- Calambokidis, J., Steiger, G. H., Straley, J. M., Herman, L. M., Cerchio, S., Salden, D. R., Urban R., J., Jacobsen, J. K., von Ziegesar, O., Balcomb, K. C., Gabriele, C. M., Dahlheim, M. E., Uchida, S., Ellis, G., Miyamura, Y., De Guevara P., P. L., Yamaguchi, M., Sato, F., Mizroch, S. A., Schlender, L., Rasmussen, K., Barlow, J., and Quinn II, T. J. (2001). Movements and population structure of humpback whales in the North Pacific. Marine Mammal Science 17, 769-794.
- Pack, A. A. and Herman L. M. (1995). Sensory integration in the bottlenosed dolphin: Immediate recognition of complex shapes across the senses of echolocation and vision. Journal of the Acoustical Society of America, 98, 722-733.
- Herman, L. M. (1994). Hawaiian Humpback Whales and ATOC: A Conflict of Interests. The Journal of Environment and Development, 3, 63-76.
- Herman, L.M., Kuczaj, S. A. II, and Holder, M. D. (1993). Responses to Anomalous Gestural Sequences by a Language-Trained Dolphin: Evidence for Processing of Semantic Relations and Syntactic Information. Journal of Experimental Psychology, General, 122, 184-194.
- Herman, L. M., Hovancik, J.R., Gory, J.D., Bradshaw, G.L. (1989). Generalization of visual matching by a bottlenosed dolphin (Tursiops truncatus): Evidence for invariance of cognitive performance with visual or auditory materials. Journal of Experimental Psychology: Animal Behavior Processes, 15, 124-136.
- Herman, L. M. and Forestell, P. H. (1985). Reporting presence or absence of named objects by a language-trained dolphin. Neuroscience and Bioehavioral Reviews, 9, 667-691.
- Herman, L. M., Richards, D. G., and Wolz, J. P. (1984). Comprehension of sentences by bottlenosed dolphins. Cognition, 16, 129-219.
- Richards, D. G., Wolz, J. P., and Herman, L. M. (1984). Vocal mimicry of computer generated sounds and vocal labeling of objects by a bottlenosed dolphin, Tursiops truncatus. Journal of Comparative Psychology, 98, 10-28.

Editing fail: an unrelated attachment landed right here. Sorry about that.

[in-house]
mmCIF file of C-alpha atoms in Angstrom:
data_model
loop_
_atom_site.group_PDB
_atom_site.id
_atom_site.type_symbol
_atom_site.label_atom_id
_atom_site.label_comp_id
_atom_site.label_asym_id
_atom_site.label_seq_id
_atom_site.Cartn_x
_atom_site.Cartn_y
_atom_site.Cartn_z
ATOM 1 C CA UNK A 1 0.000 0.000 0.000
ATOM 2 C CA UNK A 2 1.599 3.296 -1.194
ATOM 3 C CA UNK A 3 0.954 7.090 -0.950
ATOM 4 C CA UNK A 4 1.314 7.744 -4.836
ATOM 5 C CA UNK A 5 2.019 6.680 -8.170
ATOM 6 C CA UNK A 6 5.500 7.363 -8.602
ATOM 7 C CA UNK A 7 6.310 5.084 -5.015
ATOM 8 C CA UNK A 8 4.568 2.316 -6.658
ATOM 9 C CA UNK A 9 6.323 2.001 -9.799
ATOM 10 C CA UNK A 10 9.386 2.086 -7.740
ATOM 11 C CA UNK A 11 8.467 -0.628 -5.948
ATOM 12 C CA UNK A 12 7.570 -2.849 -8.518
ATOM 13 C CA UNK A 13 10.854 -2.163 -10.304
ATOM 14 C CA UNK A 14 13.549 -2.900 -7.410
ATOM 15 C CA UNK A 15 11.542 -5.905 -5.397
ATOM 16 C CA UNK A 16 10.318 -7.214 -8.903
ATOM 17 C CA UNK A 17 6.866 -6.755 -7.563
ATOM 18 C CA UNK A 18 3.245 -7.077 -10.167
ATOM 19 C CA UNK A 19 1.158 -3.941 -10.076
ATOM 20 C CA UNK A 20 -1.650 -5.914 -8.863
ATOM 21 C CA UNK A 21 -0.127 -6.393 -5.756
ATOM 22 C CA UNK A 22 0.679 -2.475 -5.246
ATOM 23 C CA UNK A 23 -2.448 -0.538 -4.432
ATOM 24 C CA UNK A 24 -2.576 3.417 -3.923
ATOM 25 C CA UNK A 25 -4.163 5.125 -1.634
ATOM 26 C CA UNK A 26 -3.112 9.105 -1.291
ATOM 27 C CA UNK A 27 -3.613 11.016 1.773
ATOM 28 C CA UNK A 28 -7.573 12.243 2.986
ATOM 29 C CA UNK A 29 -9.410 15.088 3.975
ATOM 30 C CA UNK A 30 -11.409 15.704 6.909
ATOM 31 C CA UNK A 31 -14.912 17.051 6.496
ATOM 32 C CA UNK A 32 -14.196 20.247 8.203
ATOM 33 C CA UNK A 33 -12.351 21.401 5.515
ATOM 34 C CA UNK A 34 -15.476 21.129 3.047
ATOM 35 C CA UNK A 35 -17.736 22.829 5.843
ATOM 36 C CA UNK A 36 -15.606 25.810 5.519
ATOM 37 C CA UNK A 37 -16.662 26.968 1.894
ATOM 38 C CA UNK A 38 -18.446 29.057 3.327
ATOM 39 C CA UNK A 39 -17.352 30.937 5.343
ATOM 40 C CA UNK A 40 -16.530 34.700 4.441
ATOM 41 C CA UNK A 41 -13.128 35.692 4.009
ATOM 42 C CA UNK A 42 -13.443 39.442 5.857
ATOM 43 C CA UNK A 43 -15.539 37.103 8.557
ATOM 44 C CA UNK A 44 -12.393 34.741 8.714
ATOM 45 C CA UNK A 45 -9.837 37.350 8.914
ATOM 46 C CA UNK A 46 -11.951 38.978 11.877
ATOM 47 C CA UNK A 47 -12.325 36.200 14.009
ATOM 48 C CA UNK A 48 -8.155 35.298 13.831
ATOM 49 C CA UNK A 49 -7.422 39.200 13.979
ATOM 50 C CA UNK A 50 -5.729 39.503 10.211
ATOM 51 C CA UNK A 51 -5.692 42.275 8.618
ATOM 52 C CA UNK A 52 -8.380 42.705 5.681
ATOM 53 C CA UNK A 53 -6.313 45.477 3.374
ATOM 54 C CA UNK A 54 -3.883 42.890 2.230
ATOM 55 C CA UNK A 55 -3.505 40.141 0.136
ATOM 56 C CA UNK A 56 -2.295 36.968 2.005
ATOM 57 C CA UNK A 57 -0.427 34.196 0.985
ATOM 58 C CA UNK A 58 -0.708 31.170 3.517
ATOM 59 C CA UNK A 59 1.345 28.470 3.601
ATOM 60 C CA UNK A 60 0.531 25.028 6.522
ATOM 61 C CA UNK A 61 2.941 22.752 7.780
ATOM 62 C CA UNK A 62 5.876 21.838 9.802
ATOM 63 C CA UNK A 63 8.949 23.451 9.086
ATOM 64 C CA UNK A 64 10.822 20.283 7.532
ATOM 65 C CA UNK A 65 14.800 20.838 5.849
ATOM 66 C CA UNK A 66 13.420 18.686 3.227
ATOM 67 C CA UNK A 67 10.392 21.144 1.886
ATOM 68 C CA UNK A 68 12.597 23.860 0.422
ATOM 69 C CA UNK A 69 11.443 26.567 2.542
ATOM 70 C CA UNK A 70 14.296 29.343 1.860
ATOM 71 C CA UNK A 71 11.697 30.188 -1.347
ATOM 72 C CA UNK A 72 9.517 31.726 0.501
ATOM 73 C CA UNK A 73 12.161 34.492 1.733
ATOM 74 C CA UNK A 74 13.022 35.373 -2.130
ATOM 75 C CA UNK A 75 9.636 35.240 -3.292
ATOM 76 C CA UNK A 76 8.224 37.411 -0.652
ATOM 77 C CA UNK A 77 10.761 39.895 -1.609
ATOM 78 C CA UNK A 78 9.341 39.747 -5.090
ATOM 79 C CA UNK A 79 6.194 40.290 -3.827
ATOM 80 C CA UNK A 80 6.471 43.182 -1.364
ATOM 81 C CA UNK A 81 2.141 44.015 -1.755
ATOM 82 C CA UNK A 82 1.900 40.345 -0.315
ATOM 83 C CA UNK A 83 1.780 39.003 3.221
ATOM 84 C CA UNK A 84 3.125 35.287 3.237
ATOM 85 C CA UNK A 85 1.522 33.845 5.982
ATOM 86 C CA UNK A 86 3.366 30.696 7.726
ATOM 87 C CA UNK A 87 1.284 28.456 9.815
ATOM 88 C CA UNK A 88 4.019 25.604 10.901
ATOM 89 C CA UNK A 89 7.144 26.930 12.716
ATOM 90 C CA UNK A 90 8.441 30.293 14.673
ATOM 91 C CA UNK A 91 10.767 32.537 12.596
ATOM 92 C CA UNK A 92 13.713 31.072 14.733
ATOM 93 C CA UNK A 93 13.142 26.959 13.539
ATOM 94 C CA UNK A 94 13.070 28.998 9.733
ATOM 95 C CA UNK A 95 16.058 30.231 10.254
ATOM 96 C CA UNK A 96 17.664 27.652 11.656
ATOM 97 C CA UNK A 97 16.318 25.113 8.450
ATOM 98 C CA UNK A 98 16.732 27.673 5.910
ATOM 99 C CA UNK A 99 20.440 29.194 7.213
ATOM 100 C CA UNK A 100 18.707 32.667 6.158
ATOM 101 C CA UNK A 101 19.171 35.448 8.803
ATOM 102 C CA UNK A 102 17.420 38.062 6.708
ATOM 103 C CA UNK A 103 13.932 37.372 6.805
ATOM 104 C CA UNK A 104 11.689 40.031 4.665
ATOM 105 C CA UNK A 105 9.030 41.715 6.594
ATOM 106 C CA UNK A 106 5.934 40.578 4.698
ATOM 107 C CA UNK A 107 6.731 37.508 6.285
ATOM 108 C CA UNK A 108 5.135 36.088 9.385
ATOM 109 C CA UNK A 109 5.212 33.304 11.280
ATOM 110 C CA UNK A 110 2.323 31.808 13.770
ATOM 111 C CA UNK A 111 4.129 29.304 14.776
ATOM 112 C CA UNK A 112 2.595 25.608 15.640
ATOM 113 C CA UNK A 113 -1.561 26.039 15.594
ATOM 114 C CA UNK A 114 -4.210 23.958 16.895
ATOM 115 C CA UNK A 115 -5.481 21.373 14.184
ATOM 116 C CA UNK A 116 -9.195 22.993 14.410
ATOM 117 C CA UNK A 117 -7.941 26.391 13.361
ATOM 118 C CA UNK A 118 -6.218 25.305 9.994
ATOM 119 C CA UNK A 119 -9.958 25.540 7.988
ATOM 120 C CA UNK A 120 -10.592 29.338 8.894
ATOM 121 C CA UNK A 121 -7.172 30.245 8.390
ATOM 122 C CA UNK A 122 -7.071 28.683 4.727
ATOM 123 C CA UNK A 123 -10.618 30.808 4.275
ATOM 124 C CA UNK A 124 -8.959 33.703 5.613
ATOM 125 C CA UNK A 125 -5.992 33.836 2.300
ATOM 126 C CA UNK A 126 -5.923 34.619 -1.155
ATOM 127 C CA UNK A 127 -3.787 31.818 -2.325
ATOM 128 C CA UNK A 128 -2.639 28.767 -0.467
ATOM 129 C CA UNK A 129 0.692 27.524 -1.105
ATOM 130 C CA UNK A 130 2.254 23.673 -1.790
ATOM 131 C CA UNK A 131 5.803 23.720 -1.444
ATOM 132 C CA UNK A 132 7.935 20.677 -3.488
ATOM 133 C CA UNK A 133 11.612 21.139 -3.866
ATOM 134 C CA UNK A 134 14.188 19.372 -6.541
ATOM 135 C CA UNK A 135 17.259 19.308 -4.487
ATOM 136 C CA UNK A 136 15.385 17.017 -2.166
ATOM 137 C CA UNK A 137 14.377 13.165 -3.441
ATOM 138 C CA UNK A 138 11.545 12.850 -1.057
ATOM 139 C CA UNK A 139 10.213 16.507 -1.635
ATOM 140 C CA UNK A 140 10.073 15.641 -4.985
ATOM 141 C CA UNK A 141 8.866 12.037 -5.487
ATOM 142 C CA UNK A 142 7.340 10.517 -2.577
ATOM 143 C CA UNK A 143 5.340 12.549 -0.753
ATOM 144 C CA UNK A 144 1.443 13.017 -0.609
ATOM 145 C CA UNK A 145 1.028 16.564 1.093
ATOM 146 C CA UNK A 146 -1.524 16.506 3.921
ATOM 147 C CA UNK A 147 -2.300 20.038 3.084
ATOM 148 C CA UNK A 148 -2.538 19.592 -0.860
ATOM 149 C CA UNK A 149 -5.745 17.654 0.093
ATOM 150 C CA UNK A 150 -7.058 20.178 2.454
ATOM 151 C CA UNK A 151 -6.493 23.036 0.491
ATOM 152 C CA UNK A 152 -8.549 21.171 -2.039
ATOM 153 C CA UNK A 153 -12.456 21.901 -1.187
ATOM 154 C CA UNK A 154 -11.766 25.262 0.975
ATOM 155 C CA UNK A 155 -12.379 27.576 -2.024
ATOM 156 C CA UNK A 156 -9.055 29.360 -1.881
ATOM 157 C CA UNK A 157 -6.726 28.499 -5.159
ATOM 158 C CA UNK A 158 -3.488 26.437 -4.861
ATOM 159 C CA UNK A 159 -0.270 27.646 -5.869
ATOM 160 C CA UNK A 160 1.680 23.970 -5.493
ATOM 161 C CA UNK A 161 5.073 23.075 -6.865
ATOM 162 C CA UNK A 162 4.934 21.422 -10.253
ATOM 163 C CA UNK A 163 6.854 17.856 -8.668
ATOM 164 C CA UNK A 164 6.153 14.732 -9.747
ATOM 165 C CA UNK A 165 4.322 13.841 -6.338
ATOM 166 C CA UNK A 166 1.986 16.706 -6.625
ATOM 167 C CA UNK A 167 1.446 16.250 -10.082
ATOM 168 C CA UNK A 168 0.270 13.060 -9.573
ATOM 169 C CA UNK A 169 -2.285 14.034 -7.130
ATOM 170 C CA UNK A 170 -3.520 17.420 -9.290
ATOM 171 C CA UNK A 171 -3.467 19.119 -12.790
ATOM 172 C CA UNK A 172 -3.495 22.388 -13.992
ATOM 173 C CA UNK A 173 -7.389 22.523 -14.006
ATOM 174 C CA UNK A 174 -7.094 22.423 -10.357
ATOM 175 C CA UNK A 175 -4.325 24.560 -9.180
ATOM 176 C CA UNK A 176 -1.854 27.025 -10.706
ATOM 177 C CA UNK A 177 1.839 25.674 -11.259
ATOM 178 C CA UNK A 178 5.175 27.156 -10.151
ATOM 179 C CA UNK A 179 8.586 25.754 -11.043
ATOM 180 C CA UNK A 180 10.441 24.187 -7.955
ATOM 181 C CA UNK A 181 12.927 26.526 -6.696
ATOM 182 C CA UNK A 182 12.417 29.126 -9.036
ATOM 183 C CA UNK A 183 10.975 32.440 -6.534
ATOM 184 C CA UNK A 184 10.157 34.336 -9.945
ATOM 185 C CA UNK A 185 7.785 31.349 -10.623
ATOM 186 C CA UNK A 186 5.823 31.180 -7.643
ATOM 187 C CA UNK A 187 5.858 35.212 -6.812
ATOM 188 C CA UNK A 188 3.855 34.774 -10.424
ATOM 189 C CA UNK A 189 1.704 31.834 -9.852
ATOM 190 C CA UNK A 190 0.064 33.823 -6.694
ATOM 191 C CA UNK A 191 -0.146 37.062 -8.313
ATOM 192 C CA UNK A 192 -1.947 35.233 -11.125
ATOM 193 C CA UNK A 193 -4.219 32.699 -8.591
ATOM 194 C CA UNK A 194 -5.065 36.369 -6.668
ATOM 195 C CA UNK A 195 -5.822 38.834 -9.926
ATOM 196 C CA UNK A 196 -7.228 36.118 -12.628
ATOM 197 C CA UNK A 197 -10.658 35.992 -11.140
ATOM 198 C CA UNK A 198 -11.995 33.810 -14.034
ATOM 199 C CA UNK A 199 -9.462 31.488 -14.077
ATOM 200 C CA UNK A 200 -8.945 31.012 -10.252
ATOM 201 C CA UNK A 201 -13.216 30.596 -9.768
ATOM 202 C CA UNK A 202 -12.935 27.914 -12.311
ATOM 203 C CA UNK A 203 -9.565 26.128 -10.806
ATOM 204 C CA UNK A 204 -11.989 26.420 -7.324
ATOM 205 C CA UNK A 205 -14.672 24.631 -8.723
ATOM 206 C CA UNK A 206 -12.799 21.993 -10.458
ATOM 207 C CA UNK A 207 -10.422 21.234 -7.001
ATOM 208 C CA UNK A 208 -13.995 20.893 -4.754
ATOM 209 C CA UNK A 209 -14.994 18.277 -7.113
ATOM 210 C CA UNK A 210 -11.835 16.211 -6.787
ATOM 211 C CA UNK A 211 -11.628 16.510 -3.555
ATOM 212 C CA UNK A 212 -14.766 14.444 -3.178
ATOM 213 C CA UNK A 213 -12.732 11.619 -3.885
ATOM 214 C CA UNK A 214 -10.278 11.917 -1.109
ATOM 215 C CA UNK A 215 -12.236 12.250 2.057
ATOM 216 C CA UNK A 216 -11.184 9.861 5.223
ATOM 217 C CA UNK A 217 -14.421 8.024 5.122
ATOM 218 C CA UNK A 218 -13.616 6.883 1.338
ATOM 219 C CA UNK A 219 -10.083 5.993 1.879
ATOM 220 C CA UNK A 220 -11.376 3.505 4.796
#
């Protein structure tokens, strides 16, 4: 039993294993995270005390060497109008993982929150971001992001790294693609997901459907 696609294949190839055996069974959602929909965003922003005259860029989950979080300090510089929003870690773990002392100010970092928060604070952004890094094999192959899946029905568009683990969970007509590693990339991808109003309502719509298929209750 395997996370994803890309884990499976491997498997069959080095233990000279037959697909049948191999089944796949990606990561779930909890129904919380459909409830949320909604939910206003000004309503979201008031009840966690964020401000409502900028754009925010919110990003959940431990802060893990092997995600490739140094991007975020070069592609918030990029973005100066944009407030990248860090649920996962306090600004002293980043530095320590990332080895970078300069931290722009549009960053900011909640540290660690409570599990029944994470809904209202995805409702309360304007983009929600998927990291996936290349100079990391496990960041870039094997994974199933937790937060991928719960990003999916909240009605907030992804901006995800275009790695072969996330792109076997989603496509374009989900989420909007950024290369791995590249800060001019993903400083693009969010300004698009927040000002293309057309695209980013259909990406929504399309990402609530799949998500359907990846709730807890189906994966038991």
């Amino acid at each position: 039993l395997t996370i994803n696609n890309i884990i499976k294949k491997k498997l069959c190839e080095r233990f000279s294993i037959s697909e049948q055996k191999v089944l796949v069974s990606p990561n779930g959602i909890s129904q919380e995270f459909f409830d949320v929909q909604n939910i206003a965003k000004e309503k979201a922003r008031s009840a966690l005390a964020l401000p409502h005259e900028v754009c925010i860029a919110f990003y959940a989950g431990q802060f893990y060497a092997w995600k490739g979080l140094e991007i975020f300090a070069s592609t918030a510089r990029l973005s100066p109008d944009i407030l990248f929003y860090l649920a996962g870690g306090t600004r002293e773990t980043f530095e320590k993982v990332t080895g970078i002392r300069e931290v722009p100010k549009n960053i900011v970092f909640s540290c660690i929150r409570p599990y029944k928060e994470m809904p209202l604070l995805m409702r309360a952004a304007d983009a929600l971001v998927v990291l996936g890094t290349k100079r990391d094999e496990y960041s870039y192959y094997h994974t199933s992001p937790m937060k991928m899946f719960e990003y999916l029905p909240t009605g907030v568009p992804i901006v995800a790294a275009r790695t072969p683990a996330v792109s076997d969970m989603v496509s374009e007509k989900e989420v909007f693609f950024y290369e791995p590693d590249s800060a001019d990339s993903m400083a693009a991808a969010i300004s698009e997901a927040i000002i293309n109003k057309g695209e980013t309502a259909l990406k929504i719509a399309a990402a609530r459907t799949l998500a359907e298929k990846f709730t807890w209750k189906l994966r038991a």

- Herman, L. M. (1989) In which Procrustean bed does the sea lion sleep tonight? Psychological Record, 39, 19-49.
- Mobley, J. R., Jr., Herman, L. M., and Frankel, A. S. (1988) Responses of wintering humpback whales (Megaptera novaeangliae) to playback of recordings of winter and summer vocalizations and synthetic sound. Behavioral Ecology and Sociobiology, 23, 211-223.
- Baker, C. S., Herman, L. M., Perry, A., Lawton, W. S., Straley, J. M., Wolman, A. A., Kaufman, G. D., Winn, H. E., Hall, J. D., Reinke, J. M., and Ostman, J. (1986). Migratory movement and population structure of Humpback whales (Megaptera novaeangliae) in the Central and Eastern North Pacific. Marine Ecology Progress Series, 31, 105-119.
- Baker, C. S. and Herman, L. M. (1984). Aggressive behavior between humpback whales (Megaptera novaeangliae) wintering in Hawaiian waters. Canadian Journal of Zoology, 62, 1922-1937.
- Herman, L. M. and Thompson, R. K. R. (1982) Symbolic, identity, and probe delayed matching of sounds by the bottlenosed dolphin. Animal Learning and Behavior, 10, 22-34.
- Herman, L. M. and Antinoja, R. C. (1977). Humpback whales in the Hawaiian breeding waters: Population and pod characteristics. Scientific Reports of the Whales Research Institute (Tokyo), 29, 59-85.
- Herman, L. M., Peacock, M. F., Yunker, M. P., and Madsen, C. (1975). Bottlenosed dolphin: Double-slit pupil yields equivalent aerial and underwater diurnal acuity. Science, 189, 650-652.
- Herman, L. M., Beach, F. A. III, Pepper, R. L., and Stalling, R. B. (1969). Learning-set formation in the bottlenose dolphin. Psychonomic Society, 14, 3, 98-99.
- Animal cognition
- Animal echolocation
- Animal language
- Animal training
- Bottlenose dolphin
- Cetacean intelligence
- Great Ape language
- Human–animal communication
- Humpback whale
- John C. Lilly
- Operant conditioning
- Irene Pepperberg
- David Premack
- Sue Savage-Rumbaugh